In a blog post on Monday, two Stanford University administrators lament the fact that the Daily Wire’s Andrew Klavan will be appearing on campus to discuss America’s Judeo-Christian heritage and why that heritage is important today.
Using classic leftist double-speak, Susie Brubaker-Cole (Stanford’s Vice Provost for Student Affairs) and Tiffany Steinwert (Stanford’s Dean for Religious Life) state that while their university “welcomes discussion on all aspects of America’s religious diversity, [they] are deeply troubled by views Klavan has expressed.”
Spare me. What the administrators really mean is they welcome discussion, as long as it’s in lockstep with what they think.
Brubaker-Cole and Steinwert go on to allege that “Klavan distorts the tenets of the Muslim faith, equating Islam with violence and barbarism” before whining that they are “particularly dismayed that an event of this type is planned for the holy month of Ramadan.”
Most absurdly, the administrators slam the “publicity tactics” used to promote Klavan’s speech, claiming conservatives posting flyers across campus, including in Stanford’s Muslim community center, constitutes “an evidently deliberate attempt to disturb and disrespect [Stanford’s] Muslim community” and is “unacceptable behavior that undermines [Stanford’s] community values.”
Careful observers will note that Stanford’s Students for Justice in Palestine club hung anti-Semitic posters around campus depicting Ben Shapiro at Seder, yet there’s been no condemnation or scolding from administrators. This is yet another example of the double-standard applied by administrators who favor one viewpoint at the expense of another.
But this double-standard doesn’t stop administrators from reiterating their “ethical framework” that “call[s] on our entire campus community to treat with respect the religious traditions and activities of others,” unless of course those religious traditions are Judeo-Christian.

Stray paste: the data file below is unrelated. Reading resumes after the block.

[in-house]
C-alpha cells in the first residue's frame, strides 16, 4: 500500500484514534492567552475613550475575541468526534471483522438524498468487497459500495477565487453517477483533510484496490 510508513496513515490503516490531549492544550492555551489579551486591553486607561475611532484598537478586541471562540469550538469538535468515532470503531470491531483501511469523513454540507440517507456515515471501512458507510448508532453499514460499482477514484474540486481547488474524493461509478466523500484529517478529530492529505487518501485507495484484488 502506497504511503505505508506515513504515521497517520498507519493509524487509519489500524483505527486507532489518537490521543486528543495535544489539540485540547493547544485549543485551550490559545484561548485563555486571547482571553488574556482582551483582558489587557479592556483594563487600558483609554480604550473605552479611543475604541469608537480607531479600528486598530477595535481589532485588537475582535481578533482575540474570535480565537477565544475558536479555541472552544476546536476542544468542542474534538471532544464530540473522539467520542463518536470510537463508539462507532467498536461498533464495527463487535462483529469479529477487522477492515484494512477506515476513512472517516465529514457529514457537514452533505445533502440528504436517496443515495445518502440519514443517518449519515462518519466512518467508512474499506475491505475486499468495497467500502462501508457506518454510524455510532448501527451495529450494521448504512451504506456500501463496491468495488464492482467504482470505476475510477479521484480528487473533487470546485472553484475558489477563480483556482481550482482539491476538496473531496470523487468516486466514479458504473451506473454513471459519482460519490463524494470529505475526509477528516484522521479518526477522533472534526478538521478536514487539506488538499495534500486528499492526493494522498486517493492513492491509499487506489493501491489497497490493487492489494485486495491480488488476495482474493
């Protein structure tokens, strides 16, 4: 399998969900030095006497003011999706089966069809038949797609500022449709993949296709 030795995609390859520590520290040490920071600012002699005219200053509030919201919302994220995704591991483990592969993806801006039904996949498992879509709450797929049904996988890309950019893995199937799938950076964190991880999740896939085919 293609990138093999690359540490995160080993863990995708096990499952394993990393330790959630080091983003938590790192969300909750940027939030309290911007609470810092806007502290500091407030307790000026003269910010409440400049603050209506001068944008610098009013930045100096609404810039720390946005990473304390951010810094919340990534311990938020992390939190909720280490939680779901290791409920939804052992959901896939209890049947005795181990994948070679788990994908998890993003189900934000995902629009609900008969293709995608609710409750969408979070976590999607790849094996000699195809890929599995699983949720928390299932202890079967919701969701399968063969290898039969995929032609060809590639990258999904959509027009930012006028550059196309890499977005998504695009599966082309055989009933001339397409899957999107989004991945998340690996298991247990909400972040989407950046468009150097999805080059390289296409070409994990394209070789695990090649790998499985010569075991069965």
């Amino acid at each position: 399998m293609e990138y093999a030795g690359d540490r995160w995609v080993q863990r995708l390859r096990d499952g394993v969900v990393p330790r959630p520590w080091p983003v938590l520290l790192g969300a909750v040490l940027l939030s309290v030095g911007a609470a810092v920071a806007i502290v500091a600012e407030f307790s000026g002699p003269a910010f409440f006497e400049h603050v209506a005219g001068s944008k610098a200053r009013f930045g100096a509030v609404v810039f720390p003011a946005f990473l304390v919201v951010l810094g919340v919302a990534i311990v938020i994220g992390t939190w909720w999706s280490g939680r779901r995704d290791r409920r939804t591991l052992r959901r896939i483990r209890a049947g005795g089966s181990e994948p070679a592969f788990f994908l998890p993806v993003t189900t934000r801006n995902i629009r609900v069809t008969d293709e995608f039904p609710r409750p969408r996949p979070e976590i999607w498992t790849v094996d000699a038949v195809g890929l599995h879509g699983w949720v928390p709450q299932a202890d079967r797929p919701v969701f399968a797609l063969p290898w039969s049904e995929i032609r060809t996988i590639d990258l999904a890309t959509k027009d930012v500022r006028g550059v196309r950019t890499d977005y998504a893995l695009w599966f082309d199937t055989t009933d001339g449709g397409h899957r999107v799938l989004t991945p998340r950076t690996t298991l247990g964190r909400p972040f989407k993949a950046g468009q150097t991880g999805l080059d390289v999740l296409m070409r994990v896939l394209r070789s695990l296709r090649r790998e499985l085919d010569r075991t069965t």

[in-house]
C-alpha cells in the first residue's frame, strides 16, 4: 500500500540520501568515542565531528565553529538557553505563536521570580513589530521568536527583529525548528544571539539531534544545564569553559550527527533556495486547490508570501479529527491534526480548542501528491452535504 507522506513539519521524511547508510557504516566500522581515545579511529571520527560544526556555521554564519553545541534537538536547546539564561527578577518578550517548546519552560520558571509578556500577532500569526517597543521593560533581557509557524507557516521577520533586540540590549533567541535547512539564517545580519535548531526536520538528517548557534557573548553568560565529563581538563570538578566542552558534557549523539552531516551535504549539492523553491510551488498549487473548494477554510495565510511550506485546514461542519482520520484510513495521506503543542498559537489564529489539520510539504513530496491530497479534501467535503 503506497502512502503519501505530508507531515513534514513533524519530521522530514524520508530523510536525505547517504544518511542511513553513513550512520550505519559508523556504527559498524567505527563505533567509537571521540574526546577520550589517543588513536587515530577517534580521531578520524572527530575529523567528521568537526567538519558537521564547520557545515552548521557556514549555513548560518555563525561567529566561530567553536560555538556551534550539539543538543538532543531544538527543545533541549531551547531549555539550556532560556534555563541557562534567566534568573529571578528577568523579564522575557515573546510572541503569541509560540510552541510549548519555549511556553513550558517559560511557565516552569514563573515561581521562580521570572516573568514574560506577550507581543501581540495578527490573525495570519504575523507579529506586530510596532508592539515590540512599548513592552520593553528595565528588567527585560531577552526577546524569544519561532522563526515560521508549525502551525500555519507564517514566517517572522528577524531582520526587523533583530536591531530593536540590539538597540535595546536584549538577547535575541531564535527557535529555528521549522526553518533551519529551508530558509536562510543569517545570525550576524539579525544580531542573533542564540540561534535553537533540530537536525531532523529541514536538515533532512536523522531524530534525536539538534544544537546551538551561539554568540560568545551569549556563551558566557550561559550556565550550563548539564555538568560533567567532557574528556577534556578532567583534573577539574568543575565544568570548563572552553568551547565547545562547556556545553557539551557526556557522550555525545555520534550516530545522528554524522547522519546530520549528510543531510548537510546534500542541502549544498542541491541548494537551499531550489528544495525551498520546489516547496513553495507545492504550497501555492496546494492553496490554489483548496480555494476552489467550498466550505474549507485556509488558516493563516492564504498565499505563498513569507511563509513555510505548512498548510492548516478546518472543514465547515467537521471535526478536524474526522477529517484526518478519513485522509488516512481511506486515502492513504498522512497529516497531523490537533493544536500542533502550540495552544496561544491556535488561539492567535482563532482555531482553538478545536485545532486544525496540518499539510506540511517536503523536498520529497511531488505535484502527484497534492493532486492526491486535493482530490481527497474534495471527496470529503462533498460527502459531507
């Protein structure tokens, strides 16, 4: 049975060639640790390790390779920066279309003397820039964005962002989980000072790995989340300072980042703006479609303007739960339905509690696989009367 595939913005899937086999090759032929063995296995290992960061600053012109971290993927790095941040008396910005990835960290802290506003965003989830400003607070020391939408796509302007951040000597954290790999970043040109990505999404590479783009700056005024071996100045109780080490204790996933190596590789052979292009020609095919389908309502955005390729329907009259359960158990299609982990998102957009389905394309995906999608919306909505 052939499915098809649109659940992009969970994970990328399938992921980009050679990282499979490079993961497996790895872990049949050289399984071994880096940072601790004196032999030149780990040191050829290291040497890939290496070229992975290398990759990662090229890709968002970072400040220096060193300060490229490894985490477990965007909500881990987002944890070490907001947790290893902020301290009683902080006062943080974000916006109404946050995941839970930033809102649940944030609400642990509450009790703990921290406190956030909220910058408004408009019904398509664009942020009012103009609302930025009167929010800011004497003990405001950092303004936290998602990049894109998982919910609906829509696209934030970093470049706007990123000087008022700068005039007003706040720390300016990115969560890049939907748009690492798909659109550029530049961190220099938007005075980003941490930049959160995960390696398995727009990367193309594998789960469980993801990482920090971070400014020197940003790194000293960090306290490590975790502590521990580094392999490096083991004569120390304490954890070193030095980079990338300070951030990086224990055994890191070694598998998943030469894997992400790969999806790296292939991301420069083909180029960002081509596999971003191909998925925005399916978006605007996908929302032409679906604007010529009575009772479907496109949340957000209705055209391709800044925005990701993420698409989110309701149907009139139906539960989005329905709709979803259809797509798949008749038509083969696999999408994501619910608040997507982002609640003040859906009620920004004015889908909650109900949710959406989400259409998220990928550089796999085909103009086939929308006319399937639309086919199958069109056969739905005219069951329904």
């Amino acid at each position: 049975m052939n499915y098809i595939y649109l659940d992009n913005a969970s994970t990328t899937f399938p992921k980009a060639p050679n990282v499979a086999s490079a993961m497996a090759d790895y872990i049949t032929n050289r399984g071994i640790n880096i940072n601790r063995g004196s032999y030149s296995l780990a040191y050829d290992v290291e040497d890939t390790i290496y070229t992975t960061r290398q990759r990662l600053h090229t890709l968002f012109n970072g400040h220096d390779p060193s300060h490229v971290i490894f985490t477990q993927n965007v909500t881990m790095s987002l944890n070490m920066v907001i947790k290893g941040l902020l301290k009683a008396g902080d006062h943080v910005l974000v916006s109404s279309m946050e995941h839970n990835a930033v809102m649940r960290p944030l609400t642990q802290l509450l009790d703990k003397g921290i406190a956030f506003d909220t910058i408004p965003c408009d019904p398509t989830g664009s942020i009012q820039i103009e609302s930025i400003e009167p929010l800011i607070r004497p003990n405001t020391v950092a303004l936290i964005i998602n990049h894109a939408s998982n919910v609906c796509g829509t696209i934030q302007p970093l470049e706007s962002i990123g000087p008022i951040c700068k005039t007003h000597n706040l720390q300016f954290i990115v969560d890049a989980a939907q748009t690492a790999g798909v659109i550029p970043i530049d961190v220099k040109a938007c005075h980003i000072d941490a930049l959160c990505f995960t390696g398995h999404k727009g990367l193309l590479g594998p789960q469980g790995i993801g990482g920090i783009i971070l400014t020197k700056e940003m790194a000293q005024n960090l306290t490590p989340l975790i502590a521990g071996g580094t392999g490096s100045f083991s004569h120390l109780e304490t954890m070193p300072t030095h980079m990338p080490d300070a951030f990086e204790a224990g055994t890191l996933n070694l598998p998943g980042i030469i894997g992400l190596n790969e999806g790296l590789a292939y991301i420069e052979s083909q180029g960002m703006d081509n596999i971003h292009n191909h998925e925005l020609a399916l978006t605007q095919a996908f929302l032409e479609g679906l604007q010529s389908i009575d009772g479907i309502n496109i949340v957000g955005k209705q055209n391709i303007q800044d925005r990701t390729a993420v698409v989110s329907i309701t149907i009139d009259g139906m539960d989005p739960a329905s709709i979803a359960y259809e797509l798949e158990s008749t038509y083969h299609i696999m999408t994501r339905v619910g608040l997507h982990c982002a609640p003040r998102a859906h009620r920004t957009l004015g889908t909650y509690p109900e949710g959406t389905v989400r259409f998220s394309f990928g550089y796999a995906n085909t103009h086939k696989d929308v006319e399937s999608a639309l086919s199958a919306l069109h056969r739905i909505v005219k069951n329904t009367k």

Apparently unsatisfied with demonizing conservatives and allowing hatred toward their Judeo-Christian community to fester, Stanford’s administration goes on to attack the very idea of free expression as enshrined in the First Amendment of the U.S. Constitution.
“We are committed to free expression of diverse opinions,” the administrators write, but “at the same time, as a campus we aim to model responsible use of free speech…just because speech is protected does not mean that it is ethical, moral, and/or responsible.” That is, Stanford’s administrators would like you to self-censor in order to avoid sharing ideas they disfavor.
The First Amendment evidently isn’t good enough for Stanford’s leadership, who nonsensically ask their community to “aspire to a higher set of standards than the bare minimum letter of the law.” Is free speech just too free for Stanford’s Vice Provost for Student Affairs and its Dean for Religious Life?
The post from these two bumbling administrators closes with a veiled attempt at encouraging protests of Klavan’s lecture Tuesday night: “As you decide how you will respond to this speaker and others who may follow, we encourage you to have hope in the communities of solidarity who stand with you and who join you shoulder to shoulder in making a community of care and shared dignity a reality. Together we can be and do better.”
Again, these claimed ambitions fall flat as Stanford continues to call for unity while hanging its conservative students out to dry. If they continue to ostracize and demonize those on their campus with whom they disagree, they’ll never be better.View Comments